Insulin receptors in calf and human retinal blood vessels

Ophthalmic Res. 1983;15(1):29-37. doi: 10.1159/000265234.


A system for isolation of capillaries from the retina has been adapted to biochemical studies in vitro. Insulin receptors were identified in human and calf retinal blood vessels. Binding of 125I insulin by calf retinal blood vessels takes place through high affinity (low capacity) and low affinity (high capacity) receptor sites. Insulin binding is inhibited by glucagon, and cGMP and proinsulin. Dissociation of insulin receptor protein or lipid with Triton X-100 or phospholipase results in significant decreases in 125I insulin binding by retinal blood vessels. Dissociation of insulin bound occurs only at 0 degrees C which may be due to rapid internalization of insulin at higher temperatures. Activities of cAMP and cGMP phosphodiesterases and cyclase of retinal vessels were not significantly changed by incubation with insulin. At high concentrations in the media human growth hormone stimulates and then inhibits I125 insulin binding by retinal capillaries.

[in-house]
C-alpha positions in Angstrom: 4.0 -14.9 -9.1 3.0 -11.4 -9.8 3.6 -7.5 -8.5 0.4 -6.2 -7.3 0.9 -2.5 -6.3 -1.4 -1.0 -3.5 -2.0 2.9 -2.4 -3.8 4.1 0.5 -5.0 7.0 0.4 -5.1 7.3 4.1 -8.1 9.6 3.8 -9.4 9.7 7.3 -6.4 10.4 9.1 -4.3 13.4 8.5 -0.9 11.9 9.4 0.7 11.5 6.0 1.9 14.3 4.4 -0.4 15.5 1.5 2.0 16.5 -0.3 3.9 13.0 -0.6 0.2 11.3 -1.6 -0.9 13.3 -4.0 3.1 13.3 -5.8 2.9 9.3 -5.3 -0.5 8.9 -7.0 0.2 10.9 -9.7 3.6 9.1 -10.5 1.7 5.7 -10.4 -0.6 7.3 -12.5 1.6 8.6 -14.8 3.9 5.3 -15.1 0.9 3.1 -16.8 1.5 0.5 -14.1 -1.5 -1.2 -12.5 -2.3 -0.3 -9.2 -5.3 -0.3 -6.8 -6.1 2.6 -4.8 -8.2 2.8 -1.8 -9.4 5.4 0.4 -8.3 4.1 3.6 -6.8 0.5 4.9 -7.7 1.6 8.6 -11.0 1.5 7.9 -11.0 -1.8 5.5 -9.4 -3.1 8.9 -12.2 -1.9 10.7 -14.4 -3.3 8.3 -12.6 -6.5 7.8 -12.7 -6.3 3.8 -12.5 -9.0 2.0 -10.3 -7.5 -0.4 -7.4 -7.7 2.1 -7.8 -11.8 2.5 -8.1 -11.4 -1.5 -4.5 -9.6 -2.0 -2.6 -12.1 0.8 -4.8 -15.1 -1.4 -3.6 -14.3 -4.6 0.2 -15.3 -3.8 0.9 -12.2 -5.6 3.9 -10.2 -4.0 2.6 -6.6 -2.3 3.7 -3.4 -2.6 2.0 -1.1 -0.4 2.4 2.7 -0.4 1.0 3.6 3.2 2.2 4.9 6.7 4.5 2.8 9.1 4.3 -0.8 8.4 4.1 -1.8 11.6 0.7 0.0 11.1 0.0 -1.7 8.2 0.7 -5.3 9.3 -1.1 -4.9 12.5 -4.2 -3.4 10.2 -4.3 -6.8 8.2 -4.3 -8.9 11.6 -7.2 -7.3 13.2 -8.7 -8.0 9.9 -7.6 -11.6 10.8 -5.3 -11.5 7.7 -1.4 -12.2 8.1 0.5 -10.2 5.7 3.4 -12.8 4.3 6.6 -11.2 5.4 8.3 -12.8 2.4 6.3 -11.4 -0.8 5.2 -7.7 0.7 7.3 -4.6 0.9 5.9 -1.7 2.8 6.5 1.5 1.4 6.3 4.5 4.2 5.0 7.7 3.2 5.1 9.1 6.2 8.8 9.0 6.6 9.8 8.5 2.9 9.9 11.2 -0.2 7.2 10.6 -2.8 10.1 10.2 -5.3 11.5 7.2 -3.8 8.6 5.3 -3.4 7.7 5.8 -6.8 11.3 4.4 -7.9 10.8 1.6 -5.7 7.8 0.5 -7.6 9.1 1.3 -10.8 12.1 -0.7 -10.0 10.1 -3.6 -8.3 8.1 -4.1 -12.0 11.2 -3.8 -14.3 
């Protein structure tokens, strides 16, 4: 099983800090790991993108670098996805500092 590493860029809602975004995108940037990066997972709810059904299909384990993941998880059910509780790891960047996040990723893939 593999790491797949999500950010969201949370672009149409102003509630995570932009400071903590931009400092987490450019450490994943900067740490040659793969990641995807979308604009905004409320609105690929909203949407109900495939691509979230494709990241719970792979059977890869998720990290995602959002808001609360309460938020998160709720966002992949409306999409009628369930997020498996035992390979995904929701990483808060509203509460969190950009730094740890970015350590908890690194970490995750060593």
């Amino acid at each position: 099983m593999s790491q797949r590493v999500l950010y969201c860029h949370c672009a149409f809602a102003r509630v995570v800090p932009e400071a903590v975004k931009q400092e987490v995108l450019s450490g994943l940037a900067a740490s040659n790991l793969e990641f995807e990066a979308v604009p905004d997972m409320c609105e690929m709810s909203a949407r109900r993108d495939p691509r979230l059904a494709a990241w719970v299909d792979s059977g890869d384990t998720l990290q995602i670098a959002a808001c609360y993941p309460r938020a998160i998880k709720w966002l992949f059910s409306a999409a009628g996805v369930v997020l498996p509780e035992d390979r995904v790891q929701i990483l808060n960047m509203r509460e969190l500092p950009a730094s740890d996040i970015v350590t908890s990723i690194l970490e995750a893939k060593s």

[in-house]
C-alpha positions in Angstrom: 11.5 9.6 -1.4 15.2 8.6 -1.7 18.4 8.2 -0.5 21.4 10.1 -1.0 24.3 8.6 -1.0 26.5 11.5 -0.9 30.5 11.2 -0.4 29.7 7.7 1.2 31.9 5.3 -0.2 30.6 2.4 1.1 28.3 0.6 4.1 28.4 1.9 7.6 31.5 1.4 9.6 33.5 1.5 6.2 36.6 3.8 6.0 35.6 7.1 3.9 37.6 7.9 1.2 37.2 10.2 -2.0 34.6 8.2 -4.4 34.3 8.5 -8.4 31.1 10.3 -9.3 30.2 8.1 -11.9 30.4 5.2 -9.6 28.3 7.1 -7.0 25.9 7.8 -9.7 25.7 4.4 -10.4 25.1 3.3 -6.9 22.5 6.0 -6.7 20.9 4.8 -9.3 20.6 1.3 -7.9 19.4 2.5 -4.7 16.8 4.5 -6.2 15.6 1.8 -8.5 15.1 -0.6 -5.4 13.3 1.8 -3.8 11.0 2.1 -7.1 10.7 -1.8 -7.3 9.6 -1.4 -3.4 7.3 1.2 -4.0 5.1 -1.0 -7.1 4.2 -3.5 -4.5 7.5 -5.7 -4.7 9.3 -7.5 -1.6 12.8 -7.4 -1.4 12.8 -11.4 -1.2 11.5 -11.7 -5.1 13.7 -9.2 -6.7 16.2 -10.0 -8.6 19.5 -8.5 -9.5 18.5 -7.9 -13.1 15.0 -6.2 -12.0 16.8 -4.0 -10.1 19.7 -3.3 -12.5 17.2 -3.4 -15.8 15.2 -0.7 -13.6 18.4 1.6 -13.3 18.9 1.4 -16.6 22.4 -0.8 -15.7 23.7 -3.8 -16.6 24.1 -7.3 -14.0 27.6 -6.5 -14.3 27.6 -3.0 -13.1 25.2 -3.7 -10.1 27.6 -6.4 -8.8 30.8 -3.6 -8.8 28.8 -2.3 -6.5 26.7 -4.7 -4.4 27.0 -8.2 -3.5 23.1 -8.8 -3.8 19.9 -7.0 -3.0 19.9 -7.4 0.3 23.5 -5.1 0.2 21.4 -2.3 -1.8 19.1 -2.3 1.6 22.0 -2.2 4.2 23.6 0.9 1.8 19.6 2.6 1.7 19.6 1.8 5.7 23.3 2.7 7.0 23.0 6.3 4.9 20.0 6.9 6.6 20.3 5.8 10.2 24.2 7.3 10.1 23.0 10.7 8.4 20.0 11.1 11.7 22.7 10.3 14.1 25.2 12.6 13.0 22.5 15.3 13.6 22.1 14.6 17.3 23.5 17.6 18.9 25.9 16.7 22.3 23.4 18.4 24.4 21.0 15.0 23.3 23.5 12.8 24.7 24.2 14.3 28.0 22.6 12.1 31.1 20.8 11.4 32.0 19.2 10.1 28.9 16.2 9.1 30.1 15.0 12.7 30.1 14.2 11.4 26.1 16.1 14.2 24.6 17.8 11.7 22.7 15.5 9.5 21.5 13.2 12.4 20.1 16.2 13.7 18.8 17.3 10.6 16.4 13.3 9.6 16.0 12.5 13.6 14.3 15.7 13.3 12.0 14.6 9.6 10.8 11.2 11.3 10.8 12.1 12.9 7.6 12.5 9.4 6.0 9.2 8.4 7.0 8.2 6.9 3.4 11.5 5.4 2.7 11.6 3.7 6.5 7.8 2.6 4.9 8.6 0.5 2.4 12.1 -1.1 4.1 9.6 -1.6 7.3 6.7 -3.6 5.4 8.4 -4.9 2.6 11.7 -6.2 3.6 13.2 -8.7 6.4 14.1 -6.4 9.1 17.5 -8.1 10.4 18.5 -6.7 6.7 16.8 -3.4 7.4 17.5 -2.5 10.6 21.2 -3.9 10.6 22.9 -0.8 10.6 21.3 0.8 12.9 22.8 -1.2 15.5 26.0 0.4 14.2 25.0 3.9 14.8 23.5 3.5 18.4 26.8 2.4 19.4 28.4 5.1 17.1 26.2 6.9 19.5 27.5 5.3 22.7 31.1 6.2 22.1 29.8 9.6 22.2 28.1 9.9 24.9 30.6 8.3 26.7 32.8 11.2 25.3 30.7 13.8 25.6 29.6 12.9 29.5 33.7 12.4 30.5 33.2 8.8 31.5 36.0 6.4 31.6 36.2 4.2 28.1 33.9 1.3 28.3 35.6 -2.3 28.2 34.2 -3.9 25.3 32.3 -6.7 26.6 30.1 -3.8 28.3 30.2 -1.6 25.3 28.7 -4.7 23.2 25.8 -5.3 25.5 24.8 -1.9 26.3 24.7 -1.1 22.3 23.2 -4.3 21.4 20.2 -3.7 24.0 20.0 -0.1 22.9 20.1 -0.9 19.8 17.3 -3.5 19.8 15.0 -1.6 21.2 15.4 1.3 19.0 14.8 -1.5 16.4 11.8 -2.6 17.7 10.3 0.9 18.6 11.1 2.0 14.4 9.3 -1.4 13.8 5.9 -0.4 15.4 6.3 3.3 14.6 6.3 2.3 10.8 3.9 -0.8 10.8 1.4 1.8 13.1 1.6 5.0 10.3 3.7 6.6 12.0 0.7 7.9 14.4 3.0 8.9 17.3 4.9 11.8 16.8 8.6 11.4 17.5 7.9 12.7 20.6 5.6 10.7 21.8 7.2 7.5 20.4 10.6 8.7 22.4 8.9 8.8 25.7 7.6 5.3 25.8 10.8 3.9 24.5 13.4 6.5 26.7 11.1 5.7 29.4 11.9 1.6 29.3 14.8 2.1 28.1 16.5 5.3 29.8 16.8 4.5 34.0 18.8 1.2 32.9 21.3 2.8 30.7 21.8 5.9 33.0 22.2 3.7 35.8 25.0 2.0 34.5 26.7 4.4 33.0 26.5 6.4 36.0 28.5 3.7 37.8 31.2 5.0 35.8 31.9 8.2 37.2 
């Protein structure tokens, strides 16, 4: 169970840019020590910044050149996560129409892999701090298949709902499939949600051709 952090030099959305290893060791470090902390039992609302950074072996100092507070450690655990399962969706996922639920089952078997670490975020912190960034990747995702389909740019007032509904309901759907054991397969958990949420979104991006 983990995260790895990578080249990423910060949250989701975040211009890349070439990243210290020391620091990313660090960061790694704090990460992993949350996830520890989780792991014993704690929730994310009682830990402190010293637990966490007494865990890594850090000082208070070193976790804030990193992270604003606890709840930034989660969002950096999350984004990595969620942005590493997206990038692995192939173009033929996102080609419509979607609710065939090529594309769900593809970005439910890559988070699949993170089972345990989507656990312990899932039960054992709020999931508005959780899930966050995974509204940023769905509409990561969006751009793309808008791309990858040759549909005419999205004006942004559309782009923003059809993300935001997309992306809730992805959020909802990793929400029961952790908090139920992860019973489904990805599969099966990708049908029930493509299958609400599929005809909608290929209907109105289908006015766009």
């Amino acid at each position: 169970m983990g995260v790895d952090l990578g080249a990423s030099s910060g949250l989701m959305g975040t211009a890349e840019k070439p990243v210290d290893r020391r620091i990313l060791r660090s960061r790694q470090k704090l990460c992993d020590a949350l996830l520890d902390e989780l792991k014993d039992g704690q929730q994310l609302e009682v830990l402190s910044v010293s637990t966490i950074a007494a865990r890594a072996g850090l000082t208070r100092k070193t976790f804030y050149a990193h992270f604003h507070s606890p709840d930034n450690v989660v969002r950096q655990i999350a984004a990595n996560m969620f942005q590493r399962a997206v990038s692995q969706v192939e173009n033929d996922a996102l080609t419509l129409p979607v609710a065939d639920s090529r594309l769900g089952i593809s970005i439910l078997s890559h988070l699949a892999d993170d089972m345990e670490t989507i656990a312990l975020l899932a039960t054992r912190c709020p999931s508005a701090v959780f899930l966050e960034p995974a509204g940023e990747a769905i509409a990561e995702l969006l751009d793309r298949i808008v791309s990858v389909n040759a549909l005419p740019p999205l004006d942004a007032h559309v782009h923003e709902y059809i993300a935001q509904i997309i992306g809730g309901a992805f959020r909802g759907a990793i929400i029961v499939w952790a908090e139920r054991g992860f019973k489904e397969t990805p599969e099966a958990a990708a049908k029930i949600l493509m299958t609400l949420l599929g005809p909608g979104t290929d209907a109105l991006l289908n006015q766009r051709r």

Publication types

  • Comparative Study
  • Research Support, Non-U.S. Gov't
  • Research Support, U.S. Gov't, P.H.S.

MeSH terms

  • Aged
  • Animals
  • Capillaries / metabolism
  • Cattle
  • Diabetic Retinopathy / etiology
  • Growth Hormone / metabolism
  • Humans
  • In Vitro Techniques
  • Insulin / metabolism
  • Kinetics
  • Male
  • Middle Aged
  • Nucleotides, Cyclic / metabolism
  • Receptor, Insulin / metabolism*
  • Retinal Vessels / metabolism*


  • Insulin
  • Nucleotides, Cyclic
  • Growth Hormone
  • Receptor, Insulin